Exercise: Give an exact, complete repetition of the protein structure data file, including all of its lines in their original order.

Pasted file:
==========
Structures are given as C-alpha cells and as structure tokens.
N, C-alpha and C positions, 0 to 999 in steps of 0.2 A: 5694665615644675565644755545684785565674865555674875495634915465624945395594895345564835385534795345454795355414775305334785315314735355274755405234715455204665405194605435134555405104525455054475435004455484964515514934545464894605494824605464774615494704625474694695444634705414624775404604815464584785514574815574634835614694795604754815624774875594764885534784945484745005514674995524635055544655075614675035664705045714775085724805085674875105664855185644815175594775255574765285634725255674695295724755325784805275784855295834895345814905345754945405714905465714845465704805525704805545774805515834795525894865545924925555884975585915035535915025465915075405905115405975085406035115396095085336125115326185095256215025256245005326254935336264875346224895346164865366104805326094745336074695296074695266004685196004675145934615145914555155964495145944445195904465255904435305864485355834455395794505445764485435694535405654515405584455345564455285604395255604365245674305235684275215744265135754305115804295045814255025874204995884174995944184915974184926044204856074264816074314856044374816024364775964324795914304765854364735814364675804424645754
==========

Structures are given as C-alpha cells and as structure tokens.
N, C-alpha and C positions, 0 to 999 in steps of 0.2 A: 5694665615644675565644755545684785565674865555674875495634915465624945395594895345564835385534795345454795355414775305334785315314735355274755405234715455204665405194605435134555405104525455054475435004455484964515514934545464894605494824605464774615494704625474694695444634705414624775404604815464584785514574815574634835614694795604754815624774875594764885534784945484745005514674995524635055544655075614675035664705045714775085724805085674875105664855185644815175594775255574765285634725255674695295724755325784805275784855295834895345814905345754945405714905465714845465704805525704805545774805515834795525894865545924925555884975585915035535915025465915075405905115405975085406035115396095085336125115326185095256215025256245005326254935336264875346224895346164865366104805326094745336074695296074695266004685196004675145934615145914555155964495145944445195904465255904435305864485355834455395794505445764485435694535405654515405584455345564455285604395255604365245674305235684275215744265135754305115804295045814255025874204995884174995944184915974184926044204856074264816074314856044374816024364775964324795914304765854364735814364675804424645754